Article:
Slumping Rhys Hoskins was booed after popping up with the bases loaded in the ninth inning Monday night. The popup capped an 0-for-5 night. He did not take the booing personally.

“We won the game,” he said. “I couldn’t care less (about the boos.) We won the game.”

Hustle, good play and winning remain the ultimate boo repellent.

“Go out and do our jobs every day and do it well,” said Kapler, who was booed before managing his first game in Philadelphia in April 2018. “When we do, we're going to get cheered quite a bit. We see that. We walk off and the stadium erupts. Bryce Harper hits that home run (against the Cubs during the last homestand) and it's all anybody is talking about for several days straight.

“When we're doing our jobs, when we are playing great baseball, we're cheered. And I think that's what we should strive for always.”

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J.T. Realmuto feeling 'blessed' as he heads into arbitration showdown with Phillies

J.T. Realmuto feeling 'blessed' as he heads into arbitration showdown with Phillies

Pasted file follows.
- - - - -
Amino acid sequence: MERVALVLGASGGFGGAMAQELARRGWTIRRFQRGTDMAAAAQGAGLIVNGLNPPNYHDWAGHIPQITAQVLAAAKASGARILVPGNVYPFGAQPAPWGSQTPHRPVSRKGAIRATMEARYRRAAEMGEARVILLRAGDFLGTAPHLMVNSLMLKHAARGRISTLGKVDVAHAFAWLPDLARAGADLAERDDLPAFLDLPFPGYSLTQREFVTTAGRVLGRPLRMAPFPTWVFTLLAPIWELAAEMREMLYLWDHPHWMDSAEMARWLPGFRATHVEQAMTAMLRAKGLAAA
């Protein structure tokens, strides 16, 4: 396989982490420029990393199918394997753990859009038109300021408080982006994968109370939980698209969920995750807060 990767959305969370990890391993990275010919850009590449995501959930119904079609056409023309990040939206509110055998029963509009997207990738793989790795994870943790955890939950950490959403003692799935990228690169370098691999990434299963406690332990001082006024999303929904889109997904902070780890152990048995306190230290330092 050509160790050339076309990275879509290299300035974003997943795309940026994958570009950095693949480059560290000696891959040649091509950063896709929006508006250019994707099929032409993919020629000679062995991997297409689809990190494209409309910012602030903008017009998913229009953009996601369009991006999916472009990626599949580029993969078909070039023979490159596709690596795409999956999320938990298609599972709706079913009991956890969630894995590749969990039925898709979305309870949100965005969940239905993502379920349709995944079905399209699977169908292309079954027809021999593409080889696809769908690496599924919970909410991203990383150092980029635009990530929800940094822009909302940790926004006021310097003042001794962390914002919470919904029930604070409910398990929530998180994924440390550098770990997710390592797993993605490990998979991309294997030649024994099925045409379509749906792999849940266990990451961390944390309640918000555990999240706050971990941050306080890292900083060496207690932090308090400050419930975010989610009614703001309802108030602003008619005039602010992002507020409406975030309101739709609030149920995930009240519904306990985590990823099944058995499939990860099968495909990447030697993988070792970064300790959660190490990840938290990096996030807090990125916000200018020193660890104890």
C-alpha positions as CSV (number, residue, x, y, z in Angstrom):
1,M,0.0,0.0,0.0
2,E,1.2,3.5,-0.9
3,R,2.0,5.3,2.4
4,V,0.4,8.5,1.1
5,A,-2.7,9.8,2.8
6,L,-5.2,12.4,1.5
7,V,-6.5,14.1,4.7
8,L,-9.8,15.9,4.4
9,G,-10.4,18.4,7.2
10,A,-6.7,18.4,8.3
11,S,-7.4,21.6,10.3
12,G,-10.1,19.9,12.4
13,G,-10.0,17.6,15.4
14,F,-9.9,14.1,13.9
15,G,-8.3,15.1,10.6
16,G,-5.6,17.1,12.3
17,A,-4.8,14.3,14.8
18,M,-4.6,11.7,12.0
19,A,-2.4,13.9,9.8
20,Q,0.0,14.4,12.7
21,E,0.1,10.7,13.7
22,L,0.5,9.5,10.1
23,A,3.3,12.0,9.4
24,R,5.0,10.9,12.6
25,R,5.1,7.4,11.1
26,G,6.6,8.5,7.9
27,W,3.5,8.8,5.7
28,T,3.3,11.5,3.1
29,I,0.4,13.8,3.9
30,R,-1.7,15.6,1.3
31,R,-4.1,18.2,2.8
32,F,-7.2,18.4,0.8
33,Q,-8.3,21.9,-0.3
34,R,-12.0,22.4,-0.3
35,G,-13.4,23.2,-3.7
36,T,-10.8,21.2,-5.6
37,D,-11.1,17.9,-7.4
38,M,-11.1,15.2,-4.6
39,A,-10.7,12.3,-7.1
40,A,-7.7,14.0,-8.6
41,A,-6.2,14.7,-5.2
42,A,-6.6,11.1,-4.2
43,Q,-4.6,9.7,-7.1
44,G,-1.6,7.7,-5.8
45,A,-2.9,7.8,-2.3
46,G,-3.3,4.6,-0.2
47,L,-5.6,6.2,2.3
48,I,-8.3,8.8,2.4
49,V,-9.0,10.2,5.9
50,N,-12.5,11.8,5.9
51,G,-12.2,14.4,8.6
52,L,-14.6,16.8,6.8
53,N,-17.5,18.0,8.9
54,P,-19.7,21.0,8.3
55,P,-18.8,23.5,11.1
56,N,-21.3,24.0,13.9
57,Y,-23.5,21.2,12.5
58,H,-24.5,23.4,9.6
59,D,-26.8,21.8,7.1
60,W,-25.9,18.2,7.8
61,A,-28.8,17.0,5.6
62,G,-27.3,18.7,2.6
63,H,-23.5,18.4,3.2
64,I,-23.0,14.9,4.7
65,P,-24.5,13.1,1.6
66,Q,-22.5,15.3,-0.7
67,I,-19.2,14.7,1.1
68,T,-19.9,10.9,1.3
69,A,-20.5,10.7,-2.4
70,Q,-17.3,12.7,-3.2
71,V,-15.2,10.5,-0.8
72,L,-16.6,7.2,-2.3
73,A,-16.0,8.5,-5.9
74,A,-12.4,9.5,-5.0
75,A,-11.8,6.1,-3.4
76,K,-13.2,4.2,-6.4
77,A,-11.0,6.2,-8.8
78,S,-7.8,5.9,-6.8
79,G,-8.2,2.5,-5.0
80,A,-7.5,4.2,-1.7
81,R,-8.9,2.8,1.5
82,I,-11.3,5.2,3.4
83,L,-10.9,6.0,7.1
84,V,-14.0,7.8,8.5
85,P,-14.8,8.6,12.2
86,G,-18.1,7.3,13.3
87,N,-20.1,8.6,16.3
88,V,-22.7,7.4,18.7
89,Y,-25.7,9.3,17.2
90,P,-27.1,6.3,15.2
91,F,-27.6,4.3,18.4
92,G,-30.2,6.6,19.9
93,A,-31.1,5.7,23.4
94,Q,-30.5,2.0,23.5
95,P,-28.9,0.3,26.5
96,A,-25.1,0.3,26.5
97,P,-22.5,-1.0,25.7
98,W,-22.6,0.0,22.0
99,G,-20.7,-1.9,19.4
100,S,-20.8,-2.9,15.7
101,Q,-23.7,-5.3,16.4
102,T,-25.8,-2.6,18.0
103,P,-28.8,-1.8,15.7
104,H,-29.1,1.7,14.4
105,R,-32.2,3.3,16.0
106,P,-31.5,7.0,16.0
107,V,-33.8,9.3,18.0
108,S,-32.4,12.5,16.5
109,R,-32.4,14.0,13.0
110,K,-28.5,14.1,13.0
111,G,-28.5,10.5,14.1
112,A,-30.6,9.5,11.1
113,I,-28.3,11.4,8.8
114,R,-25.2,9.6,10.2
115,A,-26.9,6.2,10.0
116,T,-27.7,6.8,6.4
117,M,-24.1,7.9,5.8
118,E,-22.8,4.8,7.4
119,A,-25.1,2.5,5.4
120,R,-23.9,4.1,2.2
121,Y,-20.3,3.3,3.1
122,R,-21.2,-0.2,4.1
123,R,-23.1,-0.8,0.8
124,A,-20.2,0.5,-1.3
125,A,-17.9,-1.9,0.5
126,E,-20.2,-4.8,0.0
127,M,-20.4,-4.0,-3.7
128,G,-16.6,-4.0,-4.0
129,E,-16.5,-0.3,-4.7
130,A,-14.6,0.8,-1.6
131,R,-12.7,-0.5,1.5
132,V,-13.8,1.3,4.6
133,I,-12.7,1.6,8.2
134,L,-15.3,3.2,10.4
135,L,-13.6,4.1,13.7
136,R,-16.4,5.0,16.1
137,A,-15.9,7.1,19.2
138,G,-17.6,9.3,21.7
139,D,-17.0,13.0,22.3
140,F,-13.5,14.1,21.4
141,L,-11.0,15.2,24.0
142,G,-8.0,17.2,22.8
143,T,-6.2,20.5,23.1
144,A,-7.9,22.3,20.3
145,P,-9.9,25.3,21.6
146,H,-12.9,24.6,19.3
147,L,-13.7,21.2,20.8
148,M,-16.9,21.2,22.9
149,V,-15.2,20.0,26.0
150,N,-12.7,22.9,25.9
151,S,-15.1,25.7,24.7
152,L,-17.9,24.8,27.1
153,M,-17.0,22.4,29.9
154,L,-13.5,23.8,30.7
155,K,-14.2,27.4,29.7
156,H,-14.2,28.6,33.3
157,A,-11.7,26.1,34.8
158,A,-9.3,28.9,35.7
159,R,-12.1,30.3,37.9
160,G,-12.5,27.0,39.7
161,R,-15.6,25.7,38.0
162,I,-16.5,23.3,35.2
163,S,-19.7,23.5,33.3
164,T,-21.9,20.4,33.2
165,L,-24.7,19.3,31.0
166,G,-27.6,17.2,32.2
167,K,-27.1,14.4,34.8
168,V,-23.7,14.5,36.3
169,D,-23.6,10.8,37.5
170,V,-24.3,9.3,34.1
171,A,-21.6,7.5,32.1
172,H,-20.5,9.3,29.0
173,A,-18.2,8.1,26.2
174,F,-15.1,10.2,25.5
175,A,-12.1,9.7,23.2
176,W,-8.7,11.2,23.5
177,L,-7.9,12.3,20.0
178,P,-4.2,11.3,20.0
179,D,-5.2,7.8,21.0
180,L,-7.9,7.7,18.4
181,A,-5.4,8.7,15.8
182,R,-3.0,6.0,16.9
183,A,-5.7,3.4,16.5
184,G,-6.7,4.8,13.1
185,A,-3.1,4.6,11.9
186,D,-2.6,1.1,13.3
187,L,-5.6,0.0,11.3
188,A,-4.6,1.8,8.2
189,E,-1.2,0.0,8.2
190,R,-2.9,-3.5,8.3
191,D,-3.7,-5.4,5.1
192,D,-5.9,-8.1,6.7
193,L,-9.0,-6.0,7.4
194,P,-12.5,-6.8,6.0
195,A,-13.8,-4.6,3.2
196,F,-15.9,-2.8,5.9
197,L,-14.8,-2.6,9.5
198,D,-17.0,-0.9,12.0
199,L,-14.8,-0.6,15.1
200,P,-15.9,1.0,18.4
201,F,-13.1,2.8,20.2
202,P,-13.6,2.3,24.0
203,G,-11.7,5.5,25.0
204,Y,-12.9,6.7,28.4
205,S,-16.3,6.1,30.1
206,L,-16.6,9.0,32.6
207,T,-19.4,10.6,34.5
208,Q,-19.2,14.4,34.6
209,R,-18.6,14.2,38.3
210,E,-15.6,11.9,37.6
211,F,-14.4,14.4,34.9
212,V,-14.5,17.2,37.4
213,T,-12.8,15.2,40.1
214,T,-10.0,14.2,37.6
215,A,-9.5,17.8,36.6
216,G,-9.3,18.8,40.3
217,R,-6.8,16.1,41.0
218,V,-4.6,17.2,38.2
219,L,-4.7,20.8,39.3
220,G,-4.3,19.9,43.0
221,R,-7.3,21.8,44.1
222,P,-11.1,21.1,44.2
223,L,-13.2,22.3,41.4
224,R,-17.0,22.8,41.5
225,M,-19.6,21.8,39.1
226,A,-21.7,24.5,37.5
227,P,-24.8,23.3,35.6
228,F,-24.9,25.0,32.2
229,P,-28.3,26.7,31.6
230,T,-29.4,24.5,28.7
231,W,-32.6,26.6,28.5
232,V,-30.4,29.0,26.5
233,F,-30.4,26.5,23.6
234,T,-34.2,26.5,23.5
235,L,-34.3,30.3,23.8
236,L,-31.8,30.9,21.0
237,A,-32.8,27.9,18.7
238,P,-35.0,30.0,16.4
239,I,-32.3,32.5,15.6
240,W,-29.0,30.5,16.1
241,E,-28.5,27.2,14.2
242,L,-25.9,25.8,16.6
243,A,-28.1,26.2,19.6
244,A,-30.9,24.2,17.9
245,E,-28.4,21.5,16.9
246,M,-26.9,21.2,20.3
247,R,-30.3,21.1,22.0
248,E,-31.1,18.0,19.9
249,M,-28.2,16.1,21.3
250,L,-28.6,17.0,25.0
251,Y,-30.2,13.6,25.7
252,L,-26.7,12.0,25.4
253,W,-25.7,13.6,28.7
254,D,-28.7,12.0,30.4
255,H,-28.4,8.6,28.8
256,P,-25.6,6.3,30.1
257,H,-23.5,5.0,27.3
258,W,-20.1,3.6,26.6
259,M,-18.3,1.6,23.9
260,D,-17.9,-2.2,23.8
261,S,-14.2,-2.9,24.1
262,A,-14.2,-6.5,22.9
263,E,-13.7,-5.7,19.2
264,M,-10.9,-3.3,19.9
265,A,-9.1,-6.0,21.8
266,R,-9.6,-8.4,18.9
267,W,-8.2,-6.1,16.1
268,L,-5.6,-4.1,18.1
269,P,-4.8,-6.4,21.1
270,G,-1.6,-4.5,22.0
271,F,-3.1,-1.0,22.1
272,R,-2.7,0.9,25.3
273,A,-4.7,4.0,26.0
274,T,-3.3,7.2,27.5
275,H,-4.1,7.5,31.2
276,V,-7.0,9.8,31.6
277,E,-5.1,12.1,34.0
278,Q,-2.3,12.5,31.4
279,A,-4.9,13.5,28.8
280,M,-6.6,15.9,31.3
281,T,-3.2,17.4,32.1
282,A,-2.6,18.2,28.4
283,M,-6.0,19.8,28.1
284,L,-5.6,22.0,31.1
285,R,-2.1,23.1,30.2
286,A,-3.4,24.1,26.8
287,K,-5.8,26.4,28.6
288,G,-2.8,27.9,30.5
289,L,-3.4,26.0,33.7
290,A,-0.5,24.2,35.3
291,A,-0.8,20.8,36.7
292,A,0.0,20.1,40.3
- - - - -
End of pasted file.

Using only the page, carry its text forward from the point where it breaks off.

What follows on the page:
CLEARWATER, Fla. — Phillies catcher J.T. Realmuto will participate in Tuesday’s workout before taking a flight to Phoenix for Wednesday’s salary arbitration hearing.

Realmuto is dreading the long flight, not the hearing.

“One way or another, I’m going to be playing baseball in Philly this year,” he said. “I’m going to either be making $10 million or $12 million, and I’ll be happy either way. I’m blessed to get to do what I do for a living for a lot of money so either way, I’m happy.”

Realmuto is actually seeking $12.4 million. The Phillies have filed at $10 million. The arbitration panel will select one figure or the other. There is no middle ground (more details here).

Realmuto, who made $5.9 million last year, is in his third and final year of arbitration and is scheduled to become a free agent after this season. To date, the highest-paid catcher in that class was Matt Wieters, who avoided a hearing with Baltimore and made $8.275 million 2015. Catcher Mike Napoli actually made more — $9.4 million — in a negotiated settlement with the Texas Rangers in 2012, but he was in his fourth year of arbitration because of his Super-Two status with the Anaheim Angels in 2009.

So, no matter how the arbitration panel rules, Realmuto’s 2020 salary will be a record for an arbitration-eligible catcher.